Charles Allen Graddick Sr. (born December 10, 1944 in Mobile), is Judge of the 13th Judicial Circuit Court of the U.S. state of Alabama.
Chris Donovan is a television director and producer who is recognized as the long-time director of the televised Golden Globe Awards, and other television gala specials.
The Constitution of the State of Alabama is the basic governing document of the U.S. state of Alabama.
The Deep South is a cultural and geographic subregion in the Southern United States.
The Democratic Party is one of the two major contemporary political parties in the United States, along with the Republican Party (nicknamed the GOP for Grand Old Party).
The States' Rights Democratic Party (usually called the Dixiecrats) was a short-lived segregationist political party in the United States.
Donald E. Williams Jr. (born July 1, 1957) was first elected to the Connecticut General Assembly in a special election in 1993.
Gordon Douglas Jones (born May 4, 1954) is an American attorney and politician serving as the junior United States Senator from Alabama since January 3, 2018.
Elections in Alabama are authorized under the Alabama State Constitution, which establishes elections for the state level officers, cabinet, and legislature, and the election of county-level officers, including members of school boards.
Electoral fraud, election manipulation, or vote rigging is illegal interference with the process of an election, whether by increasing the vote share of the favored candidate, depressing the vote share of the rival candidates, or both.
Franklin Pierce (November 23, 1804 – October 8, 1869) was the 14th President of the United States (1853–1857), a northern Democrat who saw the abolitionist movement as a fundamental threat to the unity of the nation.
George Smith Houston (January 17, 1811 – December 31, 1879) was an American Democratic politician who was the 24th Governor of Alabama from 1874 to 1878.
George Corley Wallace Jr. (August 25, 1919 – September 13, 1998) was an American politician and the 45th Governor of Alabama, having served two nonconsecutive terms and two consecutive terms as a Democrat: 1963–1967, 1971–1979 and 1983–1987.
A grandfather clause (or grandfather policy) is a provision in which an old rule continues to apply to some existing situations while a new rule will apply to all future cases.
The Great Migration was the movement of 6 million African-Americans out of the rural Southern United States to the urban Northeast, Midwest, and West that occurred between 1916 and 1970.
Harold Guy Hunt (June 17, 1933 – January 30, 2009) was an American politician and pastor who served as the 49th Governor of Alabama from 1987 to 1993.
Harry Flood Byrd Sr. (June 10, 1887 – October 20, 1966) of Berryville in Clarke County, Virginia, was an American newspaper publisher, and for four decades political leader of the Democratic Party in Virginia as head of a political faction that became known as the Byrd Organization.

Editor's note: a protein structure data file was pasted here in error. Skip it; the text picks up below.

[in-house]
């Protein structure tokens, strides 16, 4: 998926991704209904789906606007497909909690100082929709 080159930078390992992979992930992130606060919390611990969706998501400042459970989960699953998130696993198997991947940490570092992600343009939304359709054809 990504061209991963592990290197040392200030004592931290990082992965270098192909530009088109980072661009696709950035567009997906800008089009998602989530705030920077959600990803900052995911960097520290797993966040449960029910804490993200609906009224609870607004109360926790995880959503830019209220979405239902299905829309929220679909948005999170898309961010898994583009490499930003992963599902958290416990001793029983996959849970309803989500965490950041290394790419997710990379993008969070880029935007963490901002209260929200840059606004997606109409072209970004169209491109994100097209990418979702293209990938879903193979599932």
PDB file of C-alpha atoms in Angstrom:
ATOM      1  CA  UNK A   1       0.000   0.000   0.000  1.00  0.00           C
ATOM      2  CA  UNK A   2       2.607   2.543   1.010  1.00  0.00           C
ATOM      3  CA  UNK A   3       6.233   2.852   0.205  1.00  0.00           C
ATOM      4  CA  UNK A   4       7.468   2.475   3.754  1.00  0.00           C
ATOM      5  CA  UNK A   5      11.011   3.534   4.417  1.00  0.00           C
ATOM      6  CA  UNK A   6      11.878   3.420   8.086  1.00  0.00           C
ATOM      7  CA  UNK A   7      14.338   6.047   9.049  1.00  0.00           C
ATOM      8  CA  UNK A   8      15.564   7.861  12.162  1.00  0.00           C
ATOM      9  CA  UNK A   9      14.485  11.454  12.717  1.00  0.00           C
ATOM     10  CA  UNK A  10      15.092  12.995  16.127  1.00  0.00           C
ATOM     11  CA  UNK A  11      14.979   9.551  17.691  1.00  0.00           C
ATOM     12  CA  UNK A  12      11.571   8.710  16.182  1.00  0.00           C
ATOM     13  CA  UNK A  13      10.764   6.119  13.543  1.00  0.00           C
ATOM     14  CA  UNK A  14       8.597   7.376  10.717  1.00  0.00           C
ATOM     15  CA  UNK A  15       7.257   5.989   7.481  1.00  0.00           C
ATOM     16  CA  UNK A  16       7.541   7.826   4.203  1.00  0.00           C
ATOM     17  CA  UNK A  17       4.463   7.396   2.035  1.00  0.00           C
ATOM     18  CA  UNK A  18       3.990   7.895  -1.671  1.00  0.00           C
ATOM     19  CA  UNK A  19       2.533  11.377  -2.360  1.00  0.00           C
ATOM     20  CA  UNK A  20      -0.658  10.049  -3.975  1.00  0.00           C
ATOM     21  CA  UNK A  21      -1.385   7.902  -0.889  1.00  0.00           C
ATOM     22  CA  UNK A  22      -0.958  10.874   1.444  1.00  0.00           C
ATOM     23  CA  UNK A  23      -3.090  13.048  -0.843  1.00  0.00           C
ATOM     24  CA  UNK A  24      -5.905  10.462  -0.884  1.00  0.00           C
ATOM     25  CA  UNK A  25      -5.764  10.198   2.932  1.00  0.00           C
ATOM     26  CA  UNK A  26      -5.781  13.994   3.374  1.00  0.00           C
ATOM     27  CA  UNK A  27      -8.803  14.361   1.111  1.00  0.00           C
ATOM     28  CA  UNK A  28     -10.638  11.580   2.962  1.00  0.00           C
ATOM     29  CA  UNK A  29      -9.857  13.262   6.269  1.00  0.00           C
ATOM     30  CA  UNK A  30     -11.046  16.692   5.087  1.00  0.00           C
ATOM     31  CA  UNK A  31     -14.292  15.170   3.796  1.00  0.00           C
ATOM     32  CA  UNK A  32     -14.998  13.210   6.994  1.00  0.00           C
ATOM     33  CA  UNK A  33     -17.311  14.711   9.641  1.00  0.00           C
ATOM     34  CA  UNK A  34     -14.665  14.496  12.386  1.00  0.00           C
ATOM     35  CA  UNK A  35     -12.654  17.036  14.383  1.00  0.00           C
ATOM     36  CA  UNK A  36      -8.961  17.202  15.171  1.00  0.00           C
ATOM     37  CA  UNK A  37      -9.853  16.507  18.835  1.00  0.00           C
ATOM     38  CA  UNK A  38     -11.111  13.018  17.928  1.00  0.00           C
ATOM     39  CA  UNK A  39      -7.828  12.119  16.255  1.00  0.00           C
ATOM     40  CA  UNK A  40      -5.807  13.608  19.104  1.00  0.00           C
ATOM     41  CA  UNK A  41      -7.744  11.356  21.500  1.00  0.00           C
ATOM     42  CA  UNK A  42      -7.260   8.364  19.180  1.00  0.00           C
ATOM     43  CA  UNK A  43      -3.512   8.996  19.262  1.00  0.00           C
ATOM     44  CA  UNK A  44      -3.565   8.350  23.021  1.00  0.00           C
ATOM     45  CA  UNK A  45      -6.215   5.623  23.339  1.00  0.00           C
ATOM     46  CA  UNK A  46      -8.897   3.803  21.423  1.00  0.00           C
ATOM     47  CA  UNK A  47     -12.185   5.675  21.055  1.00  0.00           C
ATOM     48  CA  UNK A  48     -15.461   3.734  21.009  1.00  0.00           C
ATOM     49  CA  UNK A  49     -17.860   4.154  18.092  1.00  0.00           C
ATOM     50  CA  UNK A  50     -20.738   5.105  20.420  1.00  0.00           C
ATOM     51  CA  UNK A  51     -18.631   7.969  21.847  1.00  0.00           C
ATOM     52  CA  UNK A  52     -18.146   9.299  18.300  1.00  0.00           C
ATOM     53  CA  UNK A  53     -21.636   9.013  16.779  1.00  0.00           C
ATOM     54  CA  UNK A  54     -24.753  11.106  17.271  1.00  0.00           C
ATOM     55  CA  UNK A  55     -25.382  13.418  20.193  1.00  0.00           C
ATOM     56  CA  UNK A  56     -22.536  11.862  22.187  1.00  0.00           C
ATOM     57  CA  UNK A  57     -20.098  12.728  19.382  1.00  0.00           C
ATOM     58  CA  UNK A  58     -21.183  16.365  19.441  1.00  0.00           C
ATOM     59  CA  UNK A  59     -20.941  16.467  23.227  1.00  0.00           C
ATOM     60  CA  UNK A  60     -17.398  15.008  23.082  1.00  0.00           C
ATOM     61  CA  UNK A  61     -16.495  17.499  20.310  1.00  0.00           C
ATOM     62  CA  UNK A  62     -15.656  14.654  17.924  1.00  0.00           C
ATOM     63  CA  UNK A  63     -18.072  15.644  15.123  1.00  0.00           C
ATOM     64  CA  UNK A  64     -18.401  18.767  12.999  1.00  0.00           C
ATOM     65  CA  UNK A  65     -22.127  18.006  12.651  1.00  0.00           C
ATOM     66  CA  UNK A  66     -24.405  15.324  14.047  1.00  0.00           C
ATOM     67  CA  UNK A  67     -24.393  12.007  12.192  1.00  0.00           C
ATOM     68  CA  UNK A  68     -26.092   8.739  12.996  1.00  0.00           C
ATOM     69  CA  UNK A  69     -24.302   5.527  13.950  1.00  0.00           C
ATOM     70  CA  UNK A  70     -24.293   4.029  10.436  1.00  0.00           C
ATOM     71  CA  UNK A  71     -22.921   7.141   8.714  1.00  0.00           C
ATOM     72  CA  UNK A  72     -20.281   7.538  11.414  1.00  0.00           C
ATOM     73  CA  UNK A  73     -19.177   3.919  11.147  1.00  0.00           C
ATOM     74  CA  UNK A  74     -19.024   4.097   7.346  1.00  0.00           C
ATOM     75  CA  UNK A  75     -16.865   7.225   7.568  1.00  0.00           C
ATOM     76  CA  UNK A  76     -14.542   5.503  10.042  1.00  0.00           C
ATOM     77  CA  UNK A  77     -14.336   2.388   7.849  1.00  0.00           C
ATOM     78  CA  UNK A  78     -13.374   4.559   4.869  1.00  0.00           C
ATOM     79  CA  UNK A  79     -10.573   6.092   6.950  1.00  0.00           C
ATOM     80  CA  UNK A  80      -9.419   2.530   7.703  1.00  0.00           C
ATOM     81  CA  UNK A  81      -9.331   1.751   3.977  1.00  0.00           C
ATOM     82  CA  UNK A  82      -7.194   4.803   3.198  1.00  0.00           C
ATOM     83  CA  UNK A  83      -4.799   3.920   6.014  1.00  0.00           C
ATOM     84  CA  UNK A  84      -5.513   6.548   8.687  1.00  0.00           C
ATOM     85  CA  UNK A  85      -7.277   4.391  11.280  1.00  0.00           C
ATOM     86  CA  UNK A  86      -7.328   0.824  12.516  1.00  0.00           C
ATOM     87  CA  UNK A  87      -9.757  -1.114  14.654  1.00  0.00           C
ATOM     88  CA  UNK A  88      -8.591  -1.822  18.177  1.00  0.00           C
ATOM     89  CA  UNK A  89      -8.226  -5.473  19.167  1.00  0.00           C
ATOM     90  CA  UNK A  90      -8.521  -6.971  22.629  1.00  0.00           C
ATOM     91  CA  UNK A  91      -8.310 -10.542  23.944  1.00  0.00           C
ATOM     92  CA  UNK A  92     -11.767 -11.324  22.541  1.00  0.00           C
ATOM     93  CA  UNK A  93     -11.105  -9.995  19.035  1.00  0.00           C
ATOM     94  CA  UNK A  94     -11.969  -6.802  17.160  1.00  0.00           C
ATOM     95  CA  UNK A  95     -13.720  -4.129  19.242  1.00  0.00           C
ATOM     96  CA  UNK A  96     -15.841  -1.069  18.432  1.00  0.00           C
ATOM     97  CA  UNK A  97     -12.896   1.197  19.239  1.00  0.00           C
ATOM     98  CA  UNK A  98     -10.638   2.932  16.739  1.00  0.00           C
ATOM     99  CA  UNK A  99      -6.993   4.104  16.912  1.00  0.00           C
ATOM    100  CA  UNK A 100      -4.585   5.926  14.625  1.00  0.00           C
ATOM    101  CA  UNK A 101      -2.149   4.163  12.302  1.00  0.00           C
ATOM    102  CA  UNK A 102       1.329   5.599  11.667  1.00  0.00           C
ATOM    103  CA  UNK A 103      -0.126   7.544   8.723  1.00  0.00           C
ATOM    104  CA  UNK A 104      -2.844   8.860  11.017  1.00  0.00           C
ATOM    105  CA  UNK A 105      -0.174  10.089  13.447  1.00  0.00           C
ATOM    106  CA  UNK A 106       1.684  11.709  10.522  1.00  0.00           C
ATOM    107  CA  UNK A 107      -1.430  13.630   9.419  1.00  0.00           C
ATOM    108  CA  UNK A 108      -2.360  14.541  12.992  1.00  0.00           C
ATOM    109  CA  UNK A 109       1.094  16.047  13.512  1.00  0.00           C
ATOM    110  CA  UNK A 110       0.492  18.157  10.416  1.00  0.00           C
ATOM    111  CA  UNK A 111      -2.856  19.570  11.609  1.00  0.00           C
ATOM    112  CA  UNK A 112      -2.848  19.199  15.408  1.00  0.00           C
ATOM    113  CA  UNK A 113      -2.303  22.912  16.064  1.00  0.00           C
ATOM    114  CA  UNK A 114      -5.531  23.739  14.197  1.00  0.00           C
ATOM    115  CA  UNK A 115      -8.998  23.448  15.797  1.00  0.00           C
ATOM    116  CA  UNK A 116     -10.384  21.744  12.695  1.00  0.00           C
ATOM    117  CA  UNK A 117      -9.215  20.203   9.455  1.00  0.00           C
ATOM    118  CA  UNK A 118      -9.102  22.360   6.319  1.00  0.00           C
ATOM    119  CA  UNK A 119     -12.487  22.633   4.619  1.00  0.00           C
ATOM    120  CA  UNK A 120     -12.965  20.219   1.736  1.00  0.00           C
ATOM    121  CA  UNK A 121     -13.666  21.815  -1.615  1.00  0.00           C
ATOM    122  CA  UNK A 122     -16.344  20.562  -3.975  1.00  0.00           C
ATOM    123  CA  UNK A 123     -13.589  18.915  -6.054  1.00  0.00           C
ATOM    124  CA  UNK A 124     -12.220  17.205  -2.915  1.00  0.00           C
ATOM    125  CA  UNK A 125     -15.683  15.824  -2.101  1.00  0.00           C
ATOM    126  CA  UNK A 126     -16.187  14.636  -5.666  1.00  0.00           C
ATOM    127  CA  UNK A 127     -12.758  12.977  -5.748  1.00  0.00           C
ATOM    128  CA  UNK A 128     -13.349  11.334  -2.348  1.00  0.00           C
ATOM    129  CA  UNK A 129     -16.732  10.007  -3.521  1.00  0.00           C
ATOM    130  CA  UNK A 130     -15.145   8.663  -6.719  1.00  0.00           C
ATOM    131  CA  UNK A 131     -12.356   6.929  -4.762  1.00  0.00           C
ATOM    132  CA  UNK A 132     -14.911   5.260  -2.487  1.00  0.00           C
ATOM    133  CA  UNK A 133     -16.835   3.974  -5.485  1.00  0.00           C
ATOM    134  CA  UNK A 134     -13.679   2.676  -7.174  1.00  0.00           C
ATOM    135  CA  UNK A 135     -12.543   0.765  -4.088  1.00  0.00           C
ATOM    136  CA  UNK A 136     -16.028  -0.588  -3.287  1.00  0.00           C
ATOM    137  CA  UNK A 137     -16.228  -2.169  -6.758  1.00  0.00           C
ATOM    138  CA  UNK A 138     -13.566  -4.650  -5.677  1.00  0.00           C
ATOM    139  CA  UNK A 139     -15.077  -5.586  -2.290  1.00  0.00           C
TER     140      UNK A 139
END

Harry S. Truman (May 8, 1884 – December 26, 1972) was an American statesman who served as the 33rd President of the United States (1945–1953), taking office upon the death of Franklin D. Roosevelt.
Herbert Clark Hoover (August 10, 1874 – October 20, 1964) was an American engineer, businessman and politician who served as the 31st President of the United States from 1929 to 1933 during the Great Depression.
James Thomas Heflin (April 9, 1869 – April 22, 1951), nicknamed "Cotton Tom," was an American politician and leading proponent of white supremacy who served as a Democratic Congressman and United States Senator from Alabama.
Jim Crow laws were state and local laws that enforced racial segregation in the Southern United States.
James Earl Carter Jr. (born October 1, 1924) is an American politician who served as the 39th President of the United States from 1977 to 1981.
Joe Turnham (born October 28, 1959 in Lee County, Alabama) is a United States politician who chaired the Alabama Democratic Party from 2005 to 2011.
John Breckinridge (December 2, 1760 – December 14, 1806) was a lawyer and politician from the U.S. state of Virginia.
John Fitzgerald "Jack" Kennedy (May 29, 1917 – November 22, 1963), commonly referred to by his initials JFK, was an American politician who served as the 35th President of the United States from January 1961 until his assassination in November 1963.
John Gayle (September 11, 1792 – July 21, 1859) was the seventh Governor of the U.S. state of Alabama from 1831 to 1835, and was later a United States district court judge for that state.
John Jackson Sparkman (December 20, 1899 – November 16, 1985) was an American jurist and politician from the state of Alabama.
This is a list of official state and territorial party organizations of the United States Democratic Party.
A literacy test assesses a person's literacy skills: their ability to read and write.
Lyndon Baines Johnson (August 27, 1908January 22, 1973), often referred to by his initials LBJ, was an American politician who served as the 36th President of the United States from 1963 to 1969, assuming the office after having served as the 37th Vice President of the United States from 1961 to 1963.